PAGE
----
- Encounters with locals
- Place or Religious Monument
- Place or Historical Monument
- Unesco World Heritage
I think that Irkutsk is an indispensable part of a trip to Russia. Irkutsk will definitely surprise you. It is near Lake Baikal, on a cultural crossroads (Russians, Buryats, and Mongols), and with a past that is as fascinating as it is rich. So get 100% out of the town and don't rush off to see the lands around Lake Baikal too quickly!
Walking along the banks of the Angara, visiting the many magnificent churches, or the houses of the Decembrists (intellectuals who were exiled for revolting against Nicolas I), helped me to understand how the city has benefitted over time from an important and rapid cultural, artistic, scientific, social and political development. Its rich history is reflected in the architecture, and when you have walked around, you feel deeply affected by the city, even though it is so far from the Russian capital.
Take the time to visit Irkutsk properly, and also to go round some of its many, enormous and typically Russian markets. It's a Francophile city, so if young people don't speak English they may well speak French!
Apart from the difficulties of pronouncing its name, Irkutsk is a small but pleasant town. And it's already got the benefit of being next to two great Russian must sees - the Trans-Siberian and Lake Baikal. But I was surprised to find how many beautiful pieces of architecture there are, especially the churches.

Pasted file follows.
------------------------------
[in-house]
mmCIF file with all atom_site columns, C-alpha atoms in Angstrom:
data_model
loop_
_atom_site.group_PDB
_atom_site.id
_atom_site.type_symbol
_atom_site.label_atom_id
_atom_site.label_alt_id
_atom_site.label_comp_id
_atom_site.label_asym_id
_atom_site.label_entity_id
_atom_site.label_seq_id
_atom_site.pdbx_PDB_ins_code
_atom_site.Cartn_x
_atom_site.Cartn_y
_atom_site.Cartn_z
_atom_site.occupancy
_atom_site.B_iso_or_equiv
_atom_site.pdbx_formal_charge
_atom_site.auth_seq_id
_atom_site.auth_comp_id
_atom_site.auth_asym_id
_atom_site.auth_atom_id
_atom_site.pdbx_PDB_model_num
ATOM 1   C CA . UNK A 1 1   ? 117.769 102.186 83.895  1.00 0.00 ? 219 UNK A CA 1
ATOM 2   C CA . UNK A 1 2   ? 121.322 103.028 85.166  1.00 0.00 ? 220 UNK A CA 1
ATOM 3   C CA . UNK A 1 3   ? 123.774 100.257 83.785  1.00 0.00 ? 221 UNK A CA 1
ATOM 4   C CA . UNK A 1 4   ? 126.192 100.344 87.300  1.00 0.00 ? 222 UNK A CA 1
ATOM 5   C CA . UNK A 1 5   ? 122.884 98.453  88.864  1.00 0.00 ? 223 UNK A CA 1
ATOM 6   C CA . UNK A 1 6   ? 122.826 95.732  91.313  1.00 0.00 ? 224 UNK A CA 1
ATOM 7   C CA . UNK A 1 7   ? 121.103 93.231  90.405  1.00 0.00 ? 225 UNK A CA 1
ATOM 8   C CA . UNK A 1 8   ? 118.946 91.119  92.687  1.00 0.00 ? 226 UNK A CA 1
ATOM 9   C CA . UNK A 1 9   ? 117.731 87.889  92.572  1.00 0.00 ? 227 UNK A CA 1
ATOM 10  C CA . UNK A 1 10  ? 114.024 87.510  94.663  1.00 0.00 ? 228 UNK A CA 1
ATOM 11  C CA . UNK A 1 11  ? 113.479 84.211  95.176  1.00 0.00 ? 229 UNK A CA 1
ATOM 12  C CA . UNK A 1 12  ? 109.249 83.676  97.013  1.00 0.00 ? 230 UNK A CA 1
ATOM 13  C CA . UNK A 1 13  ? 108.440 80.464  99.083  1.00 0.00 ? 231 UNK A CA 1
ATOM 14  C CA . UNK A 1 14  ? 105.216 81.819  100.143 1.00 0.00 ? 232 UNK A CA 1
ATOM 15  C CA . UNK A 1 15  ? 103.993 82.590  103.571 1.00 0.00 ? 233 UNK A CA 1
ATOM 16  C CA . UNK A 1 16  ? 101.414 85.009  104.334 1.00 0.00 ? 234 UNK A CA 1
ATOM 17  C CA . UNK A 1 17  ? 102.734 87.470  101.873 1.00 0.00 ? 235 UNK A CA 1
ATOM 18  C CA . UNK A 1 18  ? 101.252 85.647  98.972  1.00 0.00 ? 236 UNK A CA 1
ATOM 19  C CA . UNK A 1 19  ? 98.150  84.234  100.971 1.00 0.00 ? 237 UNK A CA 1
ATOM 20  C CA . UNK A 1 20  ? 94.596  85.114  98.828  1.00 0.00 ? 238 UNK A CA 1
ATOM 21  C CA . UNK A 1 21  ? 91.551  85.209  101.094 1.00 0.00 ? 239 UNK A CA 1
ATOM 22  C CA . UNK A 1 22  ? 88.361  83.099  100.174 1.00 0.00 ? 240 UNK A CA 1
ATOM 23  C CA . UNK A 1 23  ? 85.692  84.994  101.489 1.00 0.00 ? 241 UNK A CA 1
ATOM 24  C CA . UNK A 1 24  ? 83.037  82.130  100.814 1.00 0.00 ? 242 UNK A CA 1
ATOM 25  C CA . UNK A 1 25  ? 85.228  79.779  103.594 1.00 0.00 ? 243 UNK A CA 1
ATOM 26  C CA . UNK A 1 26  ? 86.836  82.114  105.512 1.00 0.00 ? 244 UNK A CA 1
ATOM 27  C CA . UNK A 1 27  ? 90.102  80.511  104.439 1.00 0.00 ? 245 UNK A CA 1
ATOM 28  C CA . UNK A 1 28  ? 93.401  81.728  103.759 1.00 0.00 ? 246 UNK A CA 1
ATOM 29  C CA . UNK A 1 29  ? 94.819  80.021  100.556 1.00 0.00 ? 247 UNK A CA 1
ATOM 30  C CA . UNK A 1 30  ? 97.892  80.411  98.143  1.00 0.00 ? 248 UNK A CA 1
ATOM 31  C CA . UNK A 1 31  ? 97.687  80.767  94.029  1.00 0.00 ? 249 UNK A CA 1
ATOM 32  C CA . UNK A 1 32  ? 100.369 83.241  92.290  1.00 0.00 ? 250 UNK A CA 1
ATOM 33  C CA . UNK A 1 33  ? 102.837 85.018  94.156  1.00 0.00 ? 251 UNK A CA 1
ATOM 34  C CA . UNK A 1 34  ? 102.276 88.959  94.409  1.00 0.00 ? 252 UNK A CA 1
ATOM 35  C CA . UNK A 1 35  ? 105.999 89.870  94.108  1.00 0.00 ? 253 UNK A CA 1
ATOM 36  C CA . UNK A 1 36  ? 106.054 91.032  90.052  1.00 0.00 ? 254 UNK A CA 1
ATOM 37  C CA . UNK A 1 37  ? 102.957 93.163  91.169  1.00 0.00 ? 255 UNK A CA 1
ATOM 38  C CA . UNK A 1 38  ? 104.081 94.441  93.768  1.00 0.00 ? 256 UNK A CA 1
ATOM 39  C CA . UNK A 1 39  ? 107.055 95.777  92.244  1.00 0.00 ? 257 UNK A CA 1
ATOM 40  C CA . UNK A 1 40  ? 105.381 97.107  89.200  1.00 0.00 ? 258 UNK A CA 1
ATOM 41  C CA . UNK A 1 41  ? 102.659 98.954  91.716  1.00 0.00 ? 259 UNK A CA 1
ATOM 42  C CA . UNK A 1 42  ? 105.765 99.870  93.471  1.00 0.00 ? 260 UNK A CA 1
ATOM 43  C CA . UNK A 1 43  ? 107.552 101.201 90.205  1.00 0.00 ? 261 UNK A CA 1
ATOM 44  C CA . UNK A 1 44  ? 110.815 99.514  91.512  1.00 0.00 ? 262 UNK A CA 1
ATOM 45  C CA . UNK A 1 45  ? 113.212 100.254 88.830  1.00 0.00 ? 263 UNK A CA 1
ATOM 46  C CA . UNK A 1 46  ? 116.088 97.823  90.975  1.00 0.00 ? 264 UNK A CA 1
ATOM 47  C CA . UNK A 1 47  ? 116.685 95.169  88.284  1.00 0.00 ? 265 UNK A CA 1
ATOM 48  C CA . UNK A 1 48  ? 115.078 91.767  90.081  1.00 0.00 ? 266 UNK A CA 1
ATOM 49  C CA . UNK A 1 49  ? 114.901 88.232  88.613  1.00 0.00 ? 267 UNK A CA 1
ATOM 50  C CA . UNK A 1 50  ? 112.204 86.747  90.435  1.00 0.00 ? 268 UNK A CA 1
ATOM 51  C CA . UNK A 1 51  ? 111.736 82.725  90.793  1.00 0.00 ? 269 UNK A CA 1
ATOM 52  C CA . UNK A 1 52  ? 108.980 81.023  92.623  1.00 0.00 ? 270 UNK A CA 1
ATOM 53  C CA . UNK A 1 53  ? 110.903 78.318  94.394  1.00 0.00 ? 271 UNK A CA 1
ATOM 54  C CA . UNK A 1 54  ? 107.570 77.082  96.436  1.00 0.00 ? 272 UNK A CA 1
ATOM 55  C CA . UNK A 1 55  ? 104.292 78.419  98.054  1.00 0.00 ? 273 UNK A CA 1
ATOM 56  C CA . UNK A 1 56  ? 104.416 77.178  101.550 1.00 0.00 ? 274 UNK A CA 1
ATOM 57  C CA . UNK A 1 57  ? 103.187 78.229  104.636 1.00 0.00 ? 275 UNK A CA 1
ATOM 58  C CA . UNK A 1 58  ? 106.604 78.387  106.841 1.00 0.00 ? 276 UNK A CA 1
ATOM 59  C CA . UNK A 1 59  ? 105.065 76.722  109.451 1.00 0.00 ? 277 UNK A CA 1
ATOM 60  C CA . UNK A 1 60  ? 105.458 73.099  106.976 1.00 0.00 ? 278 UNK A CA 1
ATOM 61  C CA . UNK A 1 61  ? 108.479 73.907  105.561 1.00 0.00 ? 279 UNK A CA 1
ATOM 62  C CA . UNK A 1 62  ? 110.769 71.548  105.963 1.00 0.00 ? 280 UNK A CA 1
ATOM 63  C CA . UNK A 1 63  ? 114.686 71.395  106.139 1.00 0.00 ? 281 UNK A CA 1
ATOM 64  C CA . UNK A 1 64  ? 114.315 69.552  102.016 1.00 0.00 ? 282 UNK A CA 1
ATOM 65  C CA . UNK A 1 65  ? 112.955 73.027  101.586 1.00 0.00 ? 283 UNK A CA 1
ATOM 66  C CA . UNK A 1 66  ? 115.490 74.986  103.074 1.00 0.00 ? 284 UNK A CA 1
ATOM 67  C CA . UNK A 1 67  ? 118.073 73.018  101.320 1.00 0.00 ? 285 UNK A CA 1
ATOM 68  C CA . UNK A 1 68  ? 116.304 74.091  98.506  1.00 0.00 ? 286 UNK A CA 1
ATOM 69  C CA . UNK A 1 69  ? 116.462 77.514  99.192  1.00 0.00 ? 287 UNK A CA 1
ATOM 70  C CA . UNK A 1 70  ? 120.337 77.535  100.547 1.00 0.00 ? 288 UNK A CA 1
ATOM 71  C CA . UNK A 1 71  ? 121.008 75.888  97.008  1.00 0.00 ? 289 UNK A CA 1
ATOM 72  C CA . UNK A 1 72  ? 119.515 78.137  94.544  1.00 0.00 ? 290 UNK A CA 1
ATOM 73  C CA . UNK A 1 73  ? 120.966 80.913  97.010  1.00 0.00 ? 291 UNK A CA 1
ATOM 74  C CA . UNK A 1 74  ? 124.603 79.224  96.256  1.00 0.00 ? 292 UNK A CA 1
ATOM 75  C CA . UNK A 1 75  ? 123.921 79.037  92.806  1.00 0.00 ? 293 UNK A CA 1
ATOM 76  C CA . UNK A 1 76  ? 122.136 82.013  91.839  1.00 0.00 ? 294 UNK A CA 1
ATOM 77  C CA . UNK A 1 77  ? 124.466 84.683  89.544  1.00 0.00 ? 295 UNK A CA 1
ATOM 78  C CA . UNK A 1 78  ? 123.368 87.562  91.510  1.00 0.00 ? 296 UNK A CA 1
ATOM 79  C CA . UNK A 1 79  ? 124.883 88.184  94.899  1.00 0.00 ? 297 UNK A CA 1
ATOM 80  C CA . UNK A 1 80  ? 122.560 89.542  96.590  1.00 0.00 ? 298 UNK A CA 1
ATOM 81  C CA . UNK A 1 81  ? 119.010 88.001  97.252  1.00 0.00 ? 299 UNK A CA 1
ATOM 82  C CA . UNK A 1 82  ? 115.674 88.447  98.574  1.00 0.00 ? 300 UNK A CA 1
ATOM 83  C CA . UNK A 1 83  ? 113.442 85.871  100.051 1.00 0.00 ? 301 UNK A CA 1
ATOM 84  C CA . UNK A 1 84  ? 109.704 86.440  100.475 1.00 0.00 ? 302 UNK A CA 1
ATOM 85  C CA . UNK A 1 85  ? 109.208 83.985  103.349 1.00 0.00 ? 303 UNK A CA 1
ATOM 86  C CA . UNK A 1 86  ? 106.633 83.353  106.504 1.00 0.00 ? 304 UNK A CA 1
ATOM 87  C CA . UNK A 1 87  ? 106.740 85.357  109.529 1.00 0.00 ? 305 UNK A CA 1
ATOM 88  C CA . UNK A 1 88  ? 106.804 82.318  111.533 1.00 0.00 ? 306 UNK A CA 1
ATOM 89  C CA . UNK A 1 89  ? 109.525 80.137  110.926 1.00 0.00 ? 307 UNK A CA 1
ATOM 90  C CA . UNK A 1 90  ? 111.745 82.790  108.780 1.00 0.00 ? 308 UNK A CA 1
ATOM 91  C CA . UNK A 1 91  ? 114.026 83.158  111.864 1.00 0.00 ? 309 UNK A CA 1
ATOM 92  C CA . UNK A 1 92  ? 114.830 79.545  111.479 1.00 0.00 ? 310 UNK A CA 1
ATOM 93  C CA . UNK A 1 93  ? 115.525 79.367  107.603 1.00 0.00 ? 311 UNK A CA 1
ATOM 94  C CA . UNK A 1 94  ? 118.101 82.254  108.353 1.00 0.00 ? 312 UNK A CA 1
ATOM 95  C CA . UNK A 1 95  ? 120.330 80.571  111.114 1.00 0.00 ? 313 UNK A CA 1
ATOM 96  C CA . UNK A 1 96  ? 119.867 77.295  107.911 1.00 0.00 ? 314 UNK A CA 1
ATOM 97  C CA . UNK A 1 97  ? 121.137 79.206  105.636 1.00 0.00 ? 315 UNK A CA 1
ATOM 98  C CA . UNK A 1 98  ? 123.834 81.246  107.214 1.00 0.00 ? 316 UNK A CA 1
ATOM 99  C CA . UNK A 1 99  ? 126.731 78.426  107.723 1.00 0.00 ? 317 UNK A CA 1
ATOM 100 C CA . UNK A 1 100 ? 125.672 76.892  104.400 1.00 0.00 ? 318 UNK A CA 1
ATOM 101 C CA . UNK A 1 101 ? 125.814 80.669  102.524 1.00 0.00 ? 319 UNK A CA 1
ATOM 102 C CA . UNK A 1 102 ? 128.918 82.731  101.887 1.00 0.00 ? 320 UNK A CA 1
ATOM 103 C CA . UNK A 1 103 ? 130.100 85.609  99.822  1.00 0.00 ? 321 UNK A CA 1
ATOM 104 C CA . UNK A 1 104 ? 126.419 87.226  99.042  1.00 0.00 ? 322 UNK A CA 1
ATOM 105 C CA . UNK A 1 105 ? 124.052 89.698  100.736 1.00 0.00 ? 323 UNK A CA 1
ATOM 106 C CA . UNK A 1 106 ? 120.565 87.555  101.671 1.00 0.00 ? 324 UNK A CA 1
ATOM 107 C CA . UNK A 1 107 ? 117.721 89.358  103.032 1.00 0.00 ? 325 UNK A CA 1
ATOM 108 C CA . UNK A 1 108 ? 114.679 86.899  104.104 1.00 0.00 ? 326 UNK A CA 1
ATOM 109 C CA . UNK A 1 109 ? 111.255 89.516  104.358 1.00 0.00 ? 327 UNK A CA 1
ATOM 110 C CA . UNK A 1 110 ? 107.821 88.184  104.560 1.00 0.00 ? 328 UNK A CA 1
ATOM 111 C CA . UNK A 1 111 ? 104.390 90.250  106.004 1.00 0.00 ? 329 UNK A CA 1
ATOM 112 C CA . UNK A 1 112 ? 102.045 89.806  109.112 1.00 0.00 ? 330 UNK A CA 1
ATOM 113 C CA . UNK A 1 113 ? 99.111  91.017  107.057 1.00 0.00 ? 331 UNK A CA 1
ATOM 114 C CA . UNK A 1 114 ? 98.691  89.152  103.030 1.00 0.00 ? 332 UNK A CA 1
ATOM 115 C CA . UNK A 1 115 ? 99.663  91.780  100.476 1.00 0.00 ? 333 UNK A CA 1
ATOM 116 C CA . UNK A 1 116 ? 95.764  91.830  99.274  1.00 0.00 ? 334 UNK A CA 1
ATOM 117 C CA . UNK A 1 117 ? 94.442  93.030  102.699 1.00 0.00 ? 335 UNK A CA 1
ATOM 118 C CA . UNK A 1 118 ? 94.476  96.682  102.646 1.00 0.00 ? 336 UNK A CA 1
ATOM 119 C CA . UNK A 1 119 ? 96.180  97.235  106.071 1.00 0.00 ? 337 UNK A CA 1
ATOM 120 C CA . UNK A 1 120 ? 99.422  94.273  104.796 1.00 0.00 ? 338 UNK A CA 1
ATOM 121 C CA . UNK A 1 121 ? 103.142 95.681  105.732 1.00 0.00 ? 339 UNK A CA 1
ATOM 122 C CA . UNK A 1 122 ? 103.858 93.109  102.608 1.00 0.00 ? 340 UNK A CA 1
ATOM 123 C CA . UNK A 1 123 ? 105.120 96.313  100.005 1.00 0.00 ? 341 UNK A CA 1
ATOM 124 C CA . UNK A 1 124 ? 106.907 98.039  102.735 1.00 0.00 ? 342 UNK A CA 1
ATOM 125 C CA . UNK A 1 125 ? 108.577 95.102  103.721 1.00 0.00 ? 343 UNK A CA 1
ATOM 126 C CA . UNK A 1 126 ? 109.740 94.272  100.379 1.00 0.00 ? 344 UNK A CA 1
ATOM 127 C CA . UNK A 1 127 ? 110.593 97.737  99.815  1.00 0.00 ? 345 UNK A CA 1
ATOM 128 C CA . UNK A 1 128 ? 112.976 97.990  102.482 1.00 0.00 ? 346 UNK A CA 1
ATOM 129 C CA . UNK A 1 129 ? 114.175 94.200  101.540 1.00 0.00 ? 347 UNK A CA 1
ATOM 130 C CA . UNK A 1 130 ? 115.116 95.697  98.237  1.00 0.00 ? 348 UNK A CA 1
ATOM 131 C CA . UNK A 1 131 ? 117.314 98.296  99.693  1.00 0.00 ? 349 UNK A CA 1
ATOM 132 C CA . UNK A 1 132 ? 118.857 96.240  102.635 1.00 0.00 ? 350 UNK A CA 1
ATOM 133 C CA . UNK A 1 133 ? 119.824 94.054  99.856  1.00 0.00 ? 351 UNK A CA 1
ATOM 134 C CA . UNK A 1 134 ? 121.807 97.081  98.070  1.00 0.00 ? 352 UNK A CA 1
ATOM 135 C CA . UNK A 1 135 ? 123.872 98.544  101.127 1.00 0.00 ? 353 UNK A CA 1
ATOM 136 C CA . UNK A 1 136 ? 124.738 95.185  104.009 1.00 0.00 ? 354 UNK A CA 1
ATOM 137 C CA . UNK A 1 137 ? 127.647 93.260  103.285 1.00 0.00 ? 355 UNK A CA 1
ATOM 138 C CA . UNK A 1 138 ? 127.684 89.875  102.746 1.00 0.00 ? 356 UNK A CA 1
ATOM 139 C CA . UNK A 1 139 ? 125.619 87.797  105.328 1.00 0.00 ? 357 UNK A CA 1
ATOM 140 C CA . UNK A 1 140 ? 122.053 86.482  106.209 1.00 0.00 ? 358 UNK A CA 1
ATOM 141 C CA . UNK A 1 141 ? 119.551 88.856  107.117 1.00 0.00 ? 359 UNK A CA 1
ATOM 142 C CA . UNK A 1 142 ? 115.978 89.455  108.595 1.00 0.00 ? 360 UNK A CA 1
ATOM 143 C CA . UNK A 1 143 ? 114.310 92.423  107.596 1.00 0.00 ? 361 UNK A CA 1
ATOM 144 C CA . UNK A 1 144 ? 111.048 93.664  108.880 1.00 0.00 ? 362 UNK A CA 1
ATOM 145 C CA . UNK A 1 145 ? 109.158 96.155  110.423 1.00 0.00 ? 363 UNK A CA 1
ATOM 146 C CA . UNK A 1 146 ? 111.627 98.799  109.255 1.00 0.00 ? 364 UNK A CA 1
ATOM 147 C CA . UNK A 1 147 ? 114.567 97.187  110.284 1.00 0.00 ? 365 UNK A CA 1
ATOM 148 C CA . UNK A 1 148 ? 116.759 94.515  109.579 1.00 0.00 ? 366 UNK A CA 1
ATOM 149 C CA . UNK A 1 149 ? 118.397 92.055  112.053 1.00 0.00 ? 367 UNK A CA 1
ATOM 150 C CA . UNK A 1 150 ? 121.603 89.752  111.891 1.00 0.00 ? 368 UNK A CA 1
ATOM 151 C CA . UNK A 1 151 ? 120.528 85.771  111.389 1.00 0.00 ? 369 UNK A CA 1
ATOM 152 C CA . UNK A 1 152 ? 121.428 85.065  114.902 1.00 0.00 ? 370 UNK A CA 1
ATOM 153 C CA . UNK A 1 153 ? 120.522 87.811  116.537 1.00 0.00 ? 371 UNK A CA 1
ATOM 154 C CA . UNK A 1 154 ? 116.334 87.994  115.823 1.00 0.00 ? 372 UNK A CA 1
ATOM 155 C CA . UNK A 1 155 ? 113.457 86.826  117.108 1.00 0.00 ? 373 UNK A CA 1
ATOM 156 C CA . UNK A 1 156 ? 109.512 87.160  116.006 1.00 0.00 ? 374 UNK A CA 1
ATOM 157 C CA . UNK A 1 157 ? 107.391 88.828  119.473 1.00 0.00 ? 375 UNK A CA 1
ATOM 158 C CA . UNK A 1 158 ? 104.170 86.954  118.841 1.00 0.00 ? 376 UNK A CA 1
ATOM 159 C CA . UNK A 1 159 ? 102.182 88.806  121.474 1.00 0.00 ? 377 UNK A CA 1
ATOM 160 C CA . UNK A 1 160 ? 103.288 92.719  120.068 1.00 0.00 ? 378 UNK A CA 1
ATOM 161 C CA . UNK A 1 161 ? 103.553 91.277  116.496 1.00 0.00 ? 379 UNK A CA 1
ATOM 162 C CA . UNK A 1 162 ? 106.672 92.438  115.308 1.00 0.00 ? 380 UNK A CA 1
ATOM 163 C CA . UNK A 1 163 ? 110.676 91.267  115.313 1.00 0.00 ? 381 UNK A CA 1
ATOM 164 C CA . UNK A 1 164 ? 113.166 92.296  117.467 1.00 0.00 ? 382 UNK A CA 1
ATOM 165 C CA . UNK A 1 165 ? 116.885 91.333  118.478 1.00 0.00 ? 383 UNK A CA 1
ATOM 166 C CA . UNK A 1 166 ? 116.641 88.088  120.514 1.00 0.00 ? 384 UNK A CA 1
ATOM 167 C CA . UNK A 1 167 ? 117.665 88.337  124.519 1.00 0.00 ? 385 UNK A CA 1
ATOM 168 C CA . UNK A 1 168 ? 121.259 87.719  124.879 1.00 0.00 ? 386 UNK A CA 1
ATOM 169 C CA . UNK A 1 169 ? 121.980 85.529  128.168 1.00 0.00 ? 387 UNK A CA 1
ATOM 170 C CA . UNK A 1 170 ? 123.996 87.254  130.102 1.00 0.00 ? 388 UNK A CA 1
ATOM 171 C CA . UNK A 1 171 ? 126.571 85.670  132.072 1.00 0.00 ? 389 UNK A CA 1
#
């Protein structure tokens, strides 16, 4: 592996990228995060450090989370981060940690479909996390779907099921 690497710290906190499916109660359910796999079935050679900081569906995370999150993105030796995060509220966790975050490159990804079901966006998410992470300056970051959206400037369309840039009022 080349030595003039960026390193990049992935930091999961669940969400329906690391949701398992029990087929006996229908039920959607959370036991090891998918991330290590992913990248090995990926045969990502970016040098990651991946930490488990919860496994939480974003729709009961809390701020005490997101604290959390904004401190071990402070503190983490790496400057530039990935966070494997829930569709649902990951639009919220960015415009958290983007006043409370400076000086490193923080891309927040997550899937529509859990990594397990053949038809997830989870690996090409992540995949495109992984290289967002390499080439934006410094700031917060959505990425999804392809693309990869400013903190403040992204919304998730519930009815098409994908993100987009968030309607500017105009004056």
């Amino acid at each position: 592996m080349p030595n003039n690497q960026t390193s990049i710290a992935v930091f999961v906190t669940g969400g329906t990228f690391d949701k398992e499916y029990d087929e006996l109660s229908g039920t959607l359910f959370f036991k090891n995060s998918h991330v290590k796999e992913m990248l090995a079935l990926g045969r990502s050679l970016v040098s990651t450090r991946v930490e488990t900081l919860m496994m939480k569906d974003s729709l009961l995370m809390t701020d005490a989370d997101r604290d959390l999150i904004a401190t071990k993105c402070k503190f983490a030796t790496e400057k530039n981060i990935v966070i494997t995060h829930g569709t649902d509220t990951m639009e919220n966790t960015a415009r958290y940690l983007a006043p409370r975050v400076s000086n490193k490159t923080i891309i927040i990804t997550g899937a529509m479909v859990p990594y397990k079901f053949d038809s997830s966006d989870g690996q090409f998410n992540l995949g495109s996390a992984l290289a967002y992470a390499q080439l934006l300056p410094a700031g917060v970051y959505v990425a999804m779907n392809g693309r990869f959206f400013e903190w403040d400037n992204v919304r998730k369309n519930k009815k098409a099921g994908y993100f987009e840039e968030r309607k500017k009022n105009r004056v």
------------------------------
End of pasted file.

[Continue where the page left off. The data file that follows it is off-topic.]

I was really wowed by Irkutsk Cathedral, as well as Prince Vladimir Monastery. The towers, onion domes and wonderful colours are real works of art. During a trip to Russia, lots of travellers spend more than a week travelling the continent from Beijing, Ulan-Bator or Vladivostok but I really recommend you stop for a few days in Irkutsk and spend time in the wonderful countryside around the sublime lake.
I got off the Trans-Siberian at Irkutsk and I wasn't disappointed. The town doesn't have many interesting things to do. I enjoyed walking through the 19th century buildings and the many small churches. It has been welcoming tourists for a few years so there are plenty of places to go to stay or to enjoy yourself.
There are a few museums, as well as Znamensky monastery and Epiphany Cathedral to see, but I didn't stay long in Irkutsk because it's quickly seen. I made the most of being there by going to see Lake Baikal , which is only 70 km away. The world's largest fresh water lake is the must see of the region and my detour there was more memorable than the town of Irkutsk itself.